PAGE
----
The Ozone mold got a lot of life.  Hasbro created it for the Eco Warriors in 1991.  It was then released in two variants as part of Star Brigade in 1993: a tan and a brown version.  Hasbro recolored Ozone into a dark brown and included him as a shortpacked figure in the second series of 1994 Star Brigade figures.  The mold then appeared in India around 1999 or 2000.  There, Funskool released a Star Brigade Ozone based on the 1993 American release of the figure.  There are a few variants of the Funskool figure to track down as some have different arm construction or differing shades of grey coloring.  Funskool still had the mold in 2010.  As such, it's more possible that Ozone's mold still exists.  Though, it's doubtful that he'll ever appear again.

Mint and complete with filecard Ozone figures are cheap.  While dealers sell them for $10, you can get them with the filecard for around $6 without too much difficulty.  You can still get carded figures in the $25 range without too much searching, too.  So, while the figure isn't as hated as it once was, it's still not loved by collectors.  However, for the price, Ozone isn't a bad buy.  The colors are different and vibrant.  The mold is solid.  And, the character is a relative blank slate that can be incorporated into any collection with no media baggage.  You can use the figure in a variety of settings and the panoply of later colors allow for some diversity when using the character.  Personally, I don't mind either Eco Warriors or brightly colored Joes.  I've been this way for 20 years, now.  But, the nostalgia of the neon years is strong with me as it was when I actively became a collector.  So, the value you derive from an Ozone figure may differ quite a bit.  But, I'm glad to have this guy in my collection.

1991 Eco Warriors, Ozone, Countdown, Outback, 1993, Star Brigade


1991 Eco Warriors, Ozone, Countdown, Outback, 1993, Star Brigade, 1991 BAT, Battle Android Trooper, tracker, Clean Sweep, Mercer

1991 Eco Warriors, Ozone, Countdown, Outback, 1993, Star Brigade, 1991 BAT, Battle Android Trooper, tracker, Clean Sweep, Mercer



1991 Eco Warriors, Ozone, Countdown, Outback, 1993, Star Brigade, 1991 BAT, Battle Android Trooper, tracker, Clean Sweep, Mercer

Thursday, October 12, 2017

1994 Ice Cream Soldier - Around the Web

For a bright neon figure with a terrible code who was released in Joe's final year: there sure is a lot of content around the web for Ice Cream Soldier.  It seems he's kind of the poster child for all that went "wrong" with the last years of the line.  But, the mold is still decent and the bright colors are kind of fun.  Here's the best on the 1994 Ice Cream Soldier from around the web.

Ice Cream Soldier Profile

Ice Cream Soldier at JoeADay.com

Ice Cream Soldier Video Review

Ice Cream Soldier at 3DJoes.com

Ice Cream Soldier Pre Production at YoJoe.com

Ice Cream Soldier at Half the Battle

1994 Ice Cream Soldier, Flamethrower, 1993 Mirage, Mega Marines, Outback, Eco Warriors, Mud Buster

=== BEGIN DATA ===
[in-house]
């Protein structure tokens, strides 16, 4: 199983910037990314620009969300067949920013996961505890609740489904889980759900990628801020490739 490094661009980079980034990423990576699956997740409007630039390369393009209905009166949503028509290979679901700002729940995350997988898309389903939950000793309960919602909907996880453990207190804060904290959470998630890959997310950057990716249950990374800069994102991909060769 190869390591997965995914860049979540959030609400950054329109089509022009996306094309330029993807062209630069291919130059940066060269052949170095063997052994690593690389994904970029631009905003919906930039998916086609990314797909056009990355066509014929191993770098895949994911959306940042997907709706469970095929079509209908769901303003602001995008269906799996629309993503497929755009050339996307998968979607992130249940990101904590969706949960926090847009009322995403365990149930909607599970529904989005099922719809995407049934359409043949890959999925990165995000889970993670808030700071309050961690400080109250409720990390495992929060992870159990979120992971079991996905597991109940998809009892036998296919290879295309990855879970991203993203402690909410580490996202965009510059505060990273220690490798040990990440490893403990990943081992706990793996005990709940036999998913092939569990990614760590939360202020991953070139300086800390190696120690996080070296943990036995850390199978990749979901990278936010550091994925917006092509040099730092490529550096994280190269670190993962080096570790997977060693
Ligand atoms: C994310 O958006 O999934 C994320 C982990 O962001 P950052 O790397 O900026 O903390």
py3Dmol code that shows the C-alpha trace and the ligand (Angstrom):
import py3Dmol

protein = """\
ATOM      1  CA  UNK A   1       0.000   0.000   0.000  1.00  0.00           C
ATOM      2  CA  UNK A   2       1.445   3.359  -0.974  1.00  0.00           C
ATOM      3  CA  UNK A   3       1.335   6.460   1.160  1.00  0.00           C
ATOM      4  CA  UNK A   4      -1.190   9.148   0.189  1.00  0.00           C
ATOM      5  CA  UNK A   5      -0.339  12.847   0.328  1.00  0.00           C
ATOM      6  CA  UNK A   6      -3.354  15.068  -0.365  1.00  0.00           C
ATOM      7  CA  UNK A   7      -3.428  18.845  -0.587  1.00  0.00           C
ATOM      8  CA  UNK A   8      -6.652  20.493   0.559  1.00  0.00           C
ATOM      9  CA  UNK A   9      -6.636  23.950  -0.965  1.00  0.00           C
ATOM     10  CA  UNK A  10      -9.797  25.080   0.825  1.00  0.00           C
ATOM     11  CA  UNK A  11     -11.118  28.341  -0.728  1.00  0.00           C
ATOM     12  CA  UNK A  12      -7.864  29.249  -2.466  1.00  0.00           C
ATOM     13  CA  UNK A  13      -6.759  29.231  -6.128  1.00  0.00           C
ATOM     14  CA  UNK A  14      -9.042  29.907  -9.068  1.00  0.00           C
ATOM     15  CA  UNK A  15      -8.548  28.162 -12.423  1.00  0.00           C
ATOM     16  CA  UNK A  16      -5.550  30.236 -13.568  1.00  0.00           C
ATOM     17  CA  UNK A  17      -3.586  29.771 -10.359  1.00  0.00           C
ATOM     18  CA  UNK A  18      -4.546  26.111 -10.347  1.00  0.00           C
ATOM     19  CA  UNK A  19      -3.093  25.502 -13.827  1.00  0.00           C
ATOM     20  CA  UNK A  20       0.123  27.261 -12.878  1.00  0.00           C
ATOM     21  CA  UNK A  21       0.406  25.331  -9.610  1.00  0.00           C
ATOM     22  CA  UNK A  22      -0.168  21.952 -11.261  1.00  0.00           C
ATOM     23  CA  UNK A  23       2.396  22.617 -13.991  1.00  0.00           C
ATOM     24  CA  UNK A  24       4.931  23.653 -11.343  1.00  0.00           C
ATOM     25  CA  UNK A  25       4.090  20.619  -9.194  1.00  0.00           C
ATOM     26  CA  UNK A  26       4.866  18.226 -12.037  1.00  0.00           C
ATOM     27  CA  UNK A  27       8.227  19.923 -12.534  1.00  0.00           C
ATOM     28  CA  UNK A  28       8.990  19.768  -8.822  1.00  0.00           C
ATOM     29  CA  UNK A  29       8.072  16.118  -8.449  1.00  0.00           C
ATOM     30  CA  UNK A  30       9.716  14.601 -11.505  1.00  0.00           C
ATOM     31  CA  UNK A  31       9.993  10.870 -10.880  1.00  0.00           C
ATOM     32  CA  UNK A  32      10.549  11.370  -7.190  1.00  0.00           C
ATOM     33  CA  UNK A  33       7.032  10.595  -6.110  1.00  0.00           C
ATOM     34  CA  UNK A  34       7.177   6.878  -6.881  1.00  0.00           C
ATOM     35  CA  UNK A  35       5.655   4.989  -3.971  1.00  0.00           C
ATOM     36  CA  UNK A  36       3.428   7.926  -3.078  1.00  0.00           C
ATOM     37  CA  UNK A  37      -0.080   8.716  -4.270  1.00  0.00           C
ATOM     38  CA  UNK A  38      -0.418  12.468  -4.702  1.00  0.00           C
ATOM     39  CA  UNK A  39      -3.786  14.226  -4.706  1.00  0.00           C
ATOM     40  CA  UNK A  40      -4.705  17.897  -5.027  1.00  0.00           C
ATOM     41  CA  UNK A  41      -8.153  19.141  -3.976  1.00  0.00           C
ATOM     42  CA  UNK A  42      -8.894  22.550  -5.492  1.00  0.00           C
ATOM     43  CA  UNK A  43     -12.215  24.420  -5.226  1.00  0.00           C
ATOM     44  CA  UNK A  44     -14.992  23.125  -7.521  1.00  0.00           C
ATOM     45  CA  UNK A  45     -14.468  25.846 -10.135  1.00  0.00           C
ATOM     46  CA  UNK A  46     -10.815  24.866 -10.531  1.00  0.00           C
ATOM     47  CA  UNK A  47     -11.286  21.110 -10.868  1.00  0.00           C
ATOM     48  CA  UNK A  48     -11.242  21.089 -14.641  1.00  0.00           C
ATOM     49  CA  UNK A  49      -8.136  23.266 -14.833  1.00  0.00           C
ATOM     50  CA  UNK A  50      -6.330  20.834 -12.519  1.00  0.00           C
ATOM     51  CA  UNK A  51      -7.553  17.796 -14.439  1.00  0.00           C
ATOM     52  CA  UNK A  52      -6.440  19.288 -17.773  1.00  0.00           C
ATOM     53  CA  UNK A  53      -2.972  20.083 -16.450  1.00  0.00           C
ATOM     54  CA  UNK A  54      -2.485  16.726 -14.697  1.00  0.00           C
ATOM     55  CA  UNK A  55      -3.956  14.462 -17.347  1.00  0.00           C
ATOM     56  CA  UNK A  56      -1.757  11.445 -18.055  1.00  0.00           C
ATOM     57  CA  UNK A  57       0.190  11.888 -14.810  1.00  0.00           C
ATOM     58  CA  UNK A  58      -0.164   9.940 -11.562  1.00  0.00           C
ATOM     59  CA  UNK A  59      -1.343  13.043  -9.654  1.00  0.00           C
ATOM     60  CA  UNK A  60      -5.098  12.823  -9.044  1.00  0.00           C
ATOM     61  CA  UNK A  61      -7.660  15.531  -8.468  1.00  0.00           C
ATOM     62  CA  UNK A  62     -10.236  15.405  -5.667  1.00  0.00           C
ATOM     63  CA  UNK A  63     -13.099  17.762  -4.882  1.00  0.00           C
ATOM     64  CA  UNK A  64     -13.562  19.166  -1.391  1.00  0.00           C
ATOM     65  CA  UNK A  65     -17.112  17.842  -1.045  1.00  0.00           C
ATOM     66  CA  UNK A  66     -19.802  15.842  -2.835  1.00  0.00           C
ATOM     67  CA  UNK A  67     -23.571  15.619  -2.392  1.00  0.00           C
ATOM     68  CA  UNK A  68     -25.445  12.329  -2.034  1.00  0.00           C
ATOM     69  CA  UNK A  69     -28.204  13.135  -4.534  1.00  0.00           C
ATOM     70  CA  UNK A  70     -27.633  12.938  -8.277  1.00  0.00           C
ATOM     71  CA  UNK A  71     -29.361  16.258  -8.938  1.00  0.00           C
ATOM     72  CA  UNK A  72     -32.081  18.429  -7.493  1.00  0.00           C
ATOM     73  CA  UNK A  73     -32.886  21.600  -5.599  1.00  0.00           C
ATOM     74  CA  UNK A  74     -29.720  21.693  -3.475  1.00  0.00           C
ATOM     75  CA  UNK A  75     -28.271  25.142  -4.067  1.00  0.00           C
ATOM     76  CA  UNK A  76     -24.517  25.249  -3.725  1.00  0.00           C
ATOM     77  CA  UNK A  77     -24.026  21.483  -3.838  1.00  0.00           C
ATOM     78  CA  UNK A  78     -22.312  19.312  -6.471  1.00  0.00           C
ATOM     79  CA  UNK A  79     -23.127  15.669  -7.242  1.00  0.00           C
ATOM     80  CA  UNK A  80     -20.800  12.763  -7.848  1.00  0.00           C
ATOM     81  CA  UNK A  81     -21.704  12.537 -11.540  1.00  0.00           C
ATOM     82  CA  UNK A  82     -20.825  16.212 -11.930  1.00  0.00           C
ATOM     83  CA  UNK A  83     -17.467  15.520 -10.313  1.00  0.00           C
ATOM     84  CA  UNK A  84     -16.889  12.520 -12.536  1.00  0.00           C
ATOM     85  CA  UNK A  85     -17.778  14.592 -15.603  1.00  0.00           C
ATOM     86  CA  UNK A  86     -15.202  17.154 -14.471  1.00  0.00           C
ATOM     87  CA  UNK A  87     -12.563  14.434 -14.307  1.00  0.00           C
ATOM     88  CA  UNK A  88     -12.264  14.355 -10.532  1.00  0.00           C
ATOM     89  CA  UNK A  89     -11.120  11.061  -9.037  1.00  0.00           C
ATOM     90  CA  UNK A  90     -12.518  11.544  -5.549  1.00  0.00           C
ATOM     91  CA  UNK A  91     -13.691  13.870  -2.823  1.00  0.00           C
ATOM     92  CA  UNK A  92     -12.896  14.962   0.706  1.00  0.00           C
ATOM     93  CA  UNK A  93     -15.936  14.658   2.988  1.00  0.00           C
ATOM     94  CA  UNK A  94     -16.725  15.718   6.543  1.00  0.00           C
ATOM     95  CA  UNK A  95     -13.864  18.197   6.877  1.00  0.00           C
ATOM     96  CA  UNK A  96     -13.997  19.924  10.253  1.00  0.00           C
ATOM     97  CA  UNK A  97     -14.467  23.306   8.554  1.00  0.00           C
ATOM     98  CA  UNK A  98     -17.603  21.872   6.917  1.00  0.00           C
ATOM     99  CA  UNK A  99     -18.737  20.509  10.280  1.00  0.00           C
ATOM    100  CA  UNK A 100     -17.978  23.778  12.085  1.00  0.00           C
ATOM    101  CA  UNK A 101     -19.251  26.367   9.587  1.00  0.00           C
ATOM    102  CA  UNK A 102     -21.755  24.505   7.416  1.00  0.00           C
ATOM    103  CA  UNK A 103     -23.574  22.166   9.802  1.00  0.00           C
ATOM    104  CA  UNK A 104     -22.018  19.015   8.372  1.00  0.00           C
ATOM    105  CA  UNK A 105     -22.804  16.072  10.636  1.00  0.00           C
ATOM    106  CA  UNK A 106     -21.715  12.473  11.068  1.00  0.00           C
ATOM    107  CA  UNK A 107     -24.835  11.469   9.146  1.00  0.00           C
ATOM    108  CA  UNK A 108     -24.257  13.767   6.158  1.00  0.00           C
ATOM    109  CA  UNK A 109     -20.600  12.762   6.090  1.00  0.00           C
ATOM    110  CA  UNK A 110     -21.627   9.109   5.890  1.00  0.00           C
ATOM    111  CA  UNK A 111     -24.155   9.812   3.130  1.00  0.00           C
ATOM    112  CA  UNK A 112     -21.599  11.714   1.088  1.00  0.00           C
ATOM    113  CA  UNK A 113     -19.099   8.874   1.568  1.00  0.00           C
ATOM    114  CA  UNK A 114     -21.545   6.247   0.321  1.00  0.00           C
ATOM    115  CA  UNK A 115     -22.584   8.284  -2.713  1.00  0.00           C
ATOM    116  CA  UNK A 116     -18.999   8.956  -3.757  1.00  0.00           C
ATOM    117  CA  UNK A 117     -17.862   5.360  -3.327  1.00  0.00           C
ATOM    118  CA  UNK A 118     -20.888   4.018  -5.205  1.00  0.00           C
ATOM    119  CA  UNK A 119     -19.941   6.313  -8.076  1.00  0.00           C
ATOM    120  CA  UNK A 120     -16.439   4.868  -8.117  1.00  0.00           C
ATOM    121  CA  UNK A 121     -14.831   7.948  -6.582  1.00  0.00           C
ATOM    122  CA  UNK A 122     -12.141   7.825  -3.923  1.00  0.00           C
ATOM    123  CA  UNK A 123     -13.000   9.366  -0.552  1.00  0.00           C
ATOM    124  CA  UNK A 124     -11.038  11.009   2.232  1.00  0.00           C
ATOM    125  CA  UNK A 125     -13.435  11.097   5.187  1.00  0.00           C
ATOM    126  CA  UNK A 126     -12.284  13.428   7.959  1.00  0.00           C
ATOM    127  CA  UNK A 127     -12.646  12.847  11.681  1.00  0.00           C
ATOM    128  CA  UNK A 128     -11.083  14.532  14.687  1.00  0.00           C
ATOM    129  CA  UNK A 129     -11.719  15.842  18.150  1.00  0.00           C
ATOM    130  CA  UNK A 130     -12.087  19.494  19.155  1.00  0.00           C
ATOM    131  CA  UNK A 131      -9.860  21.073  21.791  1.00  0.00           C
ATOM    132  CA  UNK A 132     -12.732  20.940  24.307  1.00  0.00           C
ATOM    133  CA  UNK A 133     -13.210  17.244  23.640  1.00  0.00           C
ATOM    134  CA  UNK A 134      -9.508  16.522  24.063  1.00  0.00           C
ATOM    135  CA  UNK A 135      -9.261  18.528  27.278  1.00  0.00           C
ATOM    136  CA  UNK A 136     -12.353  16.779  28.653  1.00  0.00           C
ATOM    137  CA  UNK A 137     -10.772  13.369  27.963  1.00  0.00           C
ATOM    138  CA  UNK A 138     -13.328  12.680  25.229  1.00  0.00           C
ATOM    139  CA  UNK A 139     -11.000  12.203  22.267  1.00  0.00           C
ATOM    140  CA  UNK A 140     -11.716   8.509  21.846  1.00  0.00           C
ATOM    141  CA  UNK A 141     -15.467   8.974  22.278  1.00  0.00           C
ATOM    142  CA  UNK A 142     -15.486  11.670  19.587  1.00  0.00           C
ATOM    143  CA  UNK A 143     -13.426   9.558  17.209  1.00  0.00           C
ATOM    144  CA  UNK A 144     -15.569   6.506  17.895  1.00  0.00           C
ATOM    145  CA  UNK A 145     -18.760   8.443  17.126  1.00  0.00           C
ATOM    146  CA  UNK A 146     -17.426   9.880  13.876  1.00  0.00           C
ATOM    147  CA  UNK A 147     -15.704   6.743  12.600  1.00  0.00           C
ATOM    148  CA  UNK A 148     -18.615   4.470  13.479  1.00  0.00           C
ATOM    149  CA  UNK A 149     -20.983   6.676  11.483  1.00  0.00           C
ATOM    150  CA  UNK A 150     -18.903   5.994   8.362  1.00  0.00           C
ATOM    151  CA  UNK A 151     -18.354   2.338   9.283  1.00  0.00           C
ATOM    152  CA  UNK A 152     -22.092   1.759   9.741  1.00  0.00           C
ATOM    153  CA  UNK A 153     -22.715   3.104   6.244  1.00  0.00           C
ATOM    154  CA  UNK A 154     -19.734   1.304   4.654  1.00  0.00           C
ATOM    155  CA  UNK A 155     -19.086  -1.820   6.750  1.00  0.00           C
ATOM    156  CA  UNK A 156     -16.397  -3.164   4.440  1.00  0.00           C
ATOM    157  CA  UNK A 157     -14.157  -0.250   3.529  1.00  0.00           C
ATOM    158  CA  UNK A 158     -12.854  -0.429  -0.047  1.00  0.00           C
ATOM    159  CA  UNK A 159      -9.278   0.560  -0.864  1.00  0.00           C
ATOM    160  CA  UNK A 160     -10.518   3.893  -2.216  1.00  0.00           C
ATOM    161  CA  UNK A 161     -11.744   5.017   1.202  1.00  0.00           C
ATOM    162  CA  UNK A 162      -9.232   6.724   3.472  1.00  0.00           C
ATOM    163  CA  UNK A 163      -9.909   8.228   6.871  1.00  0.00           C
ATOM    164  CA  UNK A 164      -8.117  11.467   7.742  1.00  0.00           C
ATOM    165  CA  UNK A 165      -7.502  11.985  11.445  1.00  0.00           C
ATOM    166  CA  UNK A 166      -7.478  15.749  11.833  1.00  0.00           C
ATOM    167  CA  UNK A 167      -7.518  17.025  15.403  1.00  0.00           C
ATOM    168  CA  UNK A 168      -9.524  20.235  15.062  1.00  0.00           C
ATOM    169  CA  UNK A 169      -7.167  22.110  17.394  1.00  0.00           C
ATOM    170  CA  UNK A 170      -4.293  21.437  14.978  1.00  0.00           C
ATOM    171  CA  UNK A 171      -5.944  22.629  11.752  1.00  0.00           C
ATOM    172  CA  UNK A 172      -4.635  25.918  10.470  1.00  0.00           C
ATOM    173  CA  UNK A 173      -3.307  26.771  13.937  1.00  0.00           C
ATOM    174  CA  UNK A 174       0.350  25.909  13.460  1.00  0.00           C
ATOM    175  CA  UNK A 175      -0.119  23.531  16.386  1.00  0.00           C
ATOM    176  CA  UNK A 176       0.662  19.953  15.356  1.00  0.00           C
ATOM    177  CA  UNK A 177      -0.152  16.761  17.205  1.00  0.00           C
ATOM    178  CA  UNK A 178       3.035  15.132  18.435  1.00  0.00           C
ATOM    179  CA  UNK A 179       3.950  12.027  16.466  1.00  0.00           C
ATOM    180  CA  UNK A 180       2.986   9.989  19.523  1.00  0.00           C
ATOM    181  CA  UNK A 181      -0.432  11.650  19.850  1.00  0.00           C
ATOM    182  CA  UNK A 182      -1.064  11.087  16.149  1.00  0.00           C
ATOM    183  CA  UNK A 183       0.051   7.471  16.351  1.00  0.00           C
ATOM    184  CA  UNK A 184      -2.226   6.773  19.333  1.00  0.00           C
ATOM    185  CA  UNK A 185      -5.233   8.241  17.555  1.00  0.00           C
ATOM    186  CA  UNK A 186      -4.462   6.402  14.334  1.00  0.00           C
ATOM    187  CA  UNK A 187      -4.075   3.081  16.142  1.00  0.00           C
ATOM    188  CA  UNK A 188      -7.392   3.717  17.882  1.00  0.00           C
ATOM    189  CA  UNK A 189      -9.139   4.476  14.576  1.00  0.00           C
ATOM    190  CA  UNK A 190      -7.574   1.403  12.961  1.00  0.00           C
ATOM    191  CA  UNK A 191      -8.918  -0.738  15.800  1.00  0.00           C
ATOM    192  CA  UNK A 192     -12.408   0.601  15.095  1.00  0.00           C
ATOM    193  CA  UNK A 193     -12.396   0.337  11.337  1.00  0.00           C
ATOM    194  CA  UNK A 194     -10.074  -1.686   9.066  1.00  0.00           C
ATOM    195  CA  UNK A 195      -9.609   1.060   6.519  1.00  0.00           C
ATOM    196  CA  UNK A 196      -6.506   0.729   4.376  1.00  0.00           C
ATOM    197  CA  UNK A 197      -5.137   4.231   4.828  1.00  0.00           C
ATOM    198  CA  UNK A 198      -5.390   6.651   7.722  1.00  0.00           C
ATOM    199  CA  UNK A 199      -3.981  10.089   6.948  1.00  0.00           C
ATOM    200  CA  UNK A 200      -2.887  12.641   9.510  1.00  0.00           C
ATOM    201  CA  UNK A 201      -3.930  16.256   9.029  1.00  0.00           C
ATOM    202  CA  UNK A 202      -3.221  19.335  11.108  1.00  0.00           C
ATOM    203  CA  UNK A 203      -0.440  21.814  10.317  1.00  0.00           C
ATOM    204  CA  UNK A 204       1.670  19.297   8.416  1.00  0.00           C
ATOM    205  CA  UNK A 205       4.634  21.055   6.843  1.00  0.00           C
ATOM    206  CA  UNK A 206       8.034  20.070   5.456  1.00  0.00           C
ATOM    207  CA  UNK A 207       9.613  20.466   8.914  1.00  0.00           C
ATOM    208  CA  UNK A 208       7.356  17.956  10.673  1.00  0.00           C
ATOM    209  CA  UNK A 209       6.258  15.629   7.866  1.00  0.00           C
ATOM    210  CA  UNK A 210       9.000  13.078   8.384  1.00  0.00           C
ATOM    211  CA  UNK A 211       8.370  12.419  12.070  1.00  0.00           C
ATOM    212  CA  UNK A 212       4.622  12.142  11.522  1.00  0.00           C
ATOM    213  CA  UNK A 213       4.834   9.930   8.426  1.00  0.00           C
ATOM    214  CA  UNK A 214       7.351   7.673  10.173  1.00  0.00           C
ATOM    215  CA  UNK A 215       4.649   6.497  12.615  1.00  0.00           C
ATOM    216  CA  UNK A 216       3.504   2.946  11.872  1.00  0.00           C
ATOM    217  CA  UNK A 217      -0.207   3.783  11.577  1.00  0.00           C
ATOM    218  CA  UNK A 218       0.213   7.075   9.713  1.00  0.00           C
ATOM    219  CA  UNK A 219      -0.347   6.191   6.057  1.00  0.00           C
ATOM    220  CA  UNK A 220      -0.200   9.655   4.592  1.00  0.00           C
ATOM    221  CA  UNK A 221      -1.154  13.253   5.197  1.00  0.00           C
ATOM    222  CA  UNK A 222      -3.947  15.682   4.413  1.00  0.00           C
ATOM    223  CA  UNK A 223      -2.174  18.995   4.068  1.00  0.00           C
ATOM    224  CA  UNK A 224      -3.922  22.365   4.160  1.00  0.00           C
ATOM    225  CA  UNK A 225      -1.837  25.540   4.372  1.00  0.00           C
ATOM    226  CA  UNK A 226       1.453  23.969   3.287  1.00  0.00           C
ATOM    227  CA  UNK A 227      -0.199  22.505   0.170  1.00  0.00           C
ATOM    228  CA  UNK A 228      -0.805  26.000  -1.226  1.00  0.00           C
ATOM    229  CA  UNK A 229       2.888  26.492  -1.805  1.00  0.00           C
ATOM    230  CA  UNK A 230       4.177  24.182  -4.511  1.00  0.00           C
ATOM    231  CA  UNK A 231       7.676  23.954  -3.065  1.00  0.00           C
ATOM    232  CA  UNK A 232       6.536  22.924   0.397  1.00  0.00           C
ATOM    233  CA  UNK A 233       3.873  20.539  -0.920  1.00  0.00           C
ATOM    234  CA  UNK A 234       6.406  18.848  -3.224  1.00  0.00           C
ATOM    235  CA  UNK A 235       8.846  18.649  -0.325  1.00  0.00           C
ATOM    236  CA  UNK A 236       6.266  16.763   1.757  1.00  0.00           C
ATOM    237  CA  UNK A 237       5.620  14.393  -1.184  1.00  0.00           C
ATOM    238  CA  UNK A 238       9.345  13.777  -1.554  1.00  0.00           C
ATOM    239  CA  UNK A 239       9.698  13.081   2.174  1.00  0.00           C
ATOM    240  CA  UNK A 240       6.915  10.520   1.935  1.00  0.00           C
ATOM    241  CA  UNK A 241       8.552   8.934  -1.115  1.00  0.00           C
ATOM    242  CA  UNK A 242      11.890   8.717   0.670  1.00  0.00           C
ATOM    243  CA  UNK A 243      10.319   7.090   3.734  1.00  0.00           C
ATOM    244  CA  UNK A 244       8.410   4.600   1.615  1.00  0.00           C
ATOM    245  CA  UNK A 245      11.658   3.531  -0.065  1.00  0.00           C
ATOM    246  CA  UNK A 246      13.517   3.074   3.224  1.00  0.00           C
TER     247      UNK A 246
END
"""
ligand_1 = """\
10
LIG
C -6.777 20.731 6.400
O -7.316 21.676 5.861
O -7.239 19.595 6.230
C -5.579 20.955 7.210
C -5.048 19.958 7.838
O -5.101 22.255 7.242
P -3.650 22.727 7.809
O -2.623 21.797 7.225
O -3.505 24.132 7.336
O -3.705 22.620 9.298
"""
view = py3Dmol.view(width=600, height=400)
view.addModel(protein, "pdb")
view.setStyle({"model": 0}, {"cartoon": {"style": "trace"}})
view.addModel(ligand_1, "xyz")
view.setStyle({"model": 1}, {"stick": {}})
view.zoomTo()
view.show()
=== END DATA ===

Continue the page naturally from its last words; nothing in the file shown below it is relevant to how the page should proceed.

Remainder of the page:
1994 Ice Cream Soldier, Flamethrower, 1993 Mirage, Mega Marines, Outback, Eco Warriors, Mud Buster

1994 Ice Cream Soldier, Flamethrower, 1993 Mirage, Mega Marines, Outback, Eco Warriors, Mud Buster

Tuesday, October 10, 2017

Sigilo - Plastirama Quick Kick (Argentina)

The character of Quick Kick never really appealed to me.  Despite first appearing in the classic 1985 series, I never found the figure all that interesting.  As such, through the years, I mostly ignored Quick Kick's existence.  I acquired a complete one in an early lot of figures I bought and never really thought much about him.  However, as I turned towards foreign Joes as the major growth area for my collection, I found that Quick Kick had a large contingent of international releases.  Again, though, I heavily avoided these: spending my time acquiring figures I liked more instead.  In time, though, I realized that I would "need" to get the Quick Kick variants at some point.  So, when I found a dealer selling several Plastirama figures I was missing from my collection: I went ahead and added the Argentine version of Quick Kick (named Sigilo) to my collection.

Quick Kick was never really important to my childhood collection.  There's a few reasons for that.  The first is that his look was just too far out there.  A guy with bare feet and bare chest was tough for me to really get behind.  The second was that he only included a sword and nunchuks as weapons.  Had he been released in 1984 as an enemy to Storm Shadow, I might have found Quick Kick more interesting.  But, with the 1985 Snake Eyes as Storm Shadow's foil available the same calendar year, Quick Kick never stood a chance.  The final reason is more trivial.  But, one of my friends simply loved Quick Kick.  He was annoyingly attached to the figure.  (I suspect it was because he could not find the 1985 Snake Eyes at retail.  So, he didn't have Storm Shadow's natural enemy.  I recall him ordering Snake Eyes from either Sears or JC Penny's: getting several figures he already had since he couldn't find the figure he wanted at retail.)  He had Quick Kick out duel Snake Eyes.  This, to me, was ludicrous.  And, it helped sully the Quick Kick figure for me.